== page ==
Cheap phones are to blame for high phone prices. If every phone were priced at around $500 then there'd be decent pricing everywhere, but the high end subsidizes the low end to allow for a great proliferation of devices. If sub $200 Android phones did not exists, hundreds of millions of people would not be using smartphones. The hope on the lower end is that users will eventually want something better and pay more for their next phone.

  17. Jeffery Commaroto

    A consumer used to be able to get a flagship phone subsidized for a one-time $200 fee (plus activation and other hidden fees) for the “new one.” Now it costs $700+ (And other fees) either paid in full or as a monthly fee. Shocker, phone sales have slown down.

    Yes the cost used to get buried in the contract. I suspect that contract price didn’t suddenly nosedive when they made the change for most consumers. They likely just changed the name of the plan and danced around to hide the costs and make it look like a deal.

    Meanwhile new phones don’t really offer a lot of difference from older phones. The rate of innovation has slown. Unless the current phone stinks and is dying or the crack in the screen is just unbearable, it is likely people will hold onto phones longer instead of pay $700 plus each year or every two years.

    • Daekar

      In reply to Jeffery_Commaroto:

      That was the brilliant thing they did. Claim that they were separating out the cost of the phones while leaving plan prices the same. I was amazed that the tech press didn't call them on that BS when it was happening.

    • jchampeau

      In reply to Jeffery_Commaroto:

      I think it's your latter point that's causing sales to slow as opposed to the former. When AT&T changed their plans around to separate out the cost of the device, I bought an iPhone 6S from Apple and used their interest-free financing. That with the AT&T rate plan change resulted in a net reduction in monthly spend for me. I did all my research up front and walked in knowing what I wanted to do, and obviously not everyone does that, but I think most people probably don't make their buying decisions based on small increases or decreases in monthly cost. That's just a hunch, though....I could be wrong. I thought I would turn into an "annual upgrader," but in fact the opposite has happened: I still have the iPhone 6S and it's coming up on its third birthday.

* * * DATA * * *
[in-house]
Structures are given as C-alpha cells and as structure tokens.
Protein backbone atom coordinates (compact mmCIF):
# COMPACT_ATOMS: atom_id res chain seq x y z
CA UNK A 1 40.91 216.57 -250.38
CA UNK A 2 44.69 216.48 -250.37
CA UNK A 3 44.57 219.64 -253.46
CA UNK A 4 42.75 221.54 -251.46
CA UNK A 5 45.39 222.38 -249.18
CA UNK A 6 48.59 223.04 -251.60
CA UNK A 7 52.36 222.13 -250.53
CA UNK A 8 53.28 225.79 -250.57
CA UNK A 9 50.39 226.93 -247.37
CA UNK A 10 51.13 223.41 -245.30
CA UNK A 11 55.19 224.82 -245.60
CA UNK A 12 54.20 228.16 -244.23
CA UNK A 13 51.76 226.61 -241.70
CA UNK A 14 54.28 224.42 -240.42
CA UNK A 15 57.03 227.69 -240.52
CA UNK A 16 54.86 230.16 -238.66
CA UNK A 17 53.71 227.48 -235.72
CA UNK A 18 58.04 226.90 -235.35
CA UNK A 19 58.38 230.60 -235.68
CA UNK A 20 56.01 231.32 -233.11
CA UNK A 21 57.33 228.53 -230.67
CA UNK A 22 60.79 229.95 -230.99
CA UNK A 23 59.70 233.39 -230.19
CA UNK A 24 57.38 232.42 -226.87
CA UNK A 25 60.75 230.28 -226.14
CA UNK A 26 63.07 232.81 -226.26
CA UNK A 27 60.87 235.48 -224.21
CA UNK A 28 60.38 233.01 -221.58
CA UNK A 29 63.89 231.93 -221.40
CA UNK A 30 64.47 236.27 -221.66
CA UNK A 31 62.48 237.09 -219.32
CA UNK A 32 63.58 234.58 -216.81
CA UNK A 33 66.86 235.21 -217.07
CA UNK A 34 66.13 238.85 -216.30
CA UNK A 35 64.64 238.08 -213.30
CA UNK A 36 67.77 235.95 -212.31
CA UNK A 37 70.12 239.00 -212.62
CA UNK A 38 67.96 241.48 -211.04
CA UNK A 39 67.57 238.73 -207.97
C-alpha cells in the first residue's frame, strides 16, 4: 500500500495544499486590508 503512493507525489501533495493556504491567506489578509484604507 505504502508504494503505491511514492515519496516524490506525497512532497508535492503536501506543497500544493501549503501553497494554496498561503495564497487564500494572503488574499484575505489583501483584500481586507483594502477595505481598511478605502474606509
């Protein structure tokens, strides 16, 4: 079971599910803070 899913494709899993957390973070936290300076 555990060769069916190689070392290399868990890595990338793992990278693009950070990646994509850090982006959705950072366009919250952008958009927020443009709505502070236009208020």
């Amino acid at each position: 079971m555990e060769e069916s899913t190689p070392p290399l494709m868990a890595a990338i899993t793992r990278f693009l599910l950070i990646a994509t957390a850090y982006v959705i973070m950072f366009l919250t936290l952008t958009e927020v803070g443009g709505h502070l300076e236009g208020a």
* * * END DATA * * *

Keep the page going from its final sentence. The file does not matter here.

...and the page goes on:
18. arknu

    Given that this phone is basically identical to the S8, that can hardly be surprising.

    But you can always be hopeful that people have had enough of Samsung duplicating every single app on the phone just so they can put "Samsung" in it somewhere. And take a year to push out Android updates…

    I always advise against buying Samsung phones, no matter what, due to the terrible software. The hardware is good, but they ruin it with their shitty software. Just imagine an S9 with stock Android (like Nokia phones have)...

    • christian.hvid

      In reply to arknu:

      There's been some speculation that Samsung is looking to replace Android with their own Tizen OS at some point. To make this possible, they first need to establish their own ecosystem of apps and services, essentially duplicating everything that Google offers as part of the Android experience.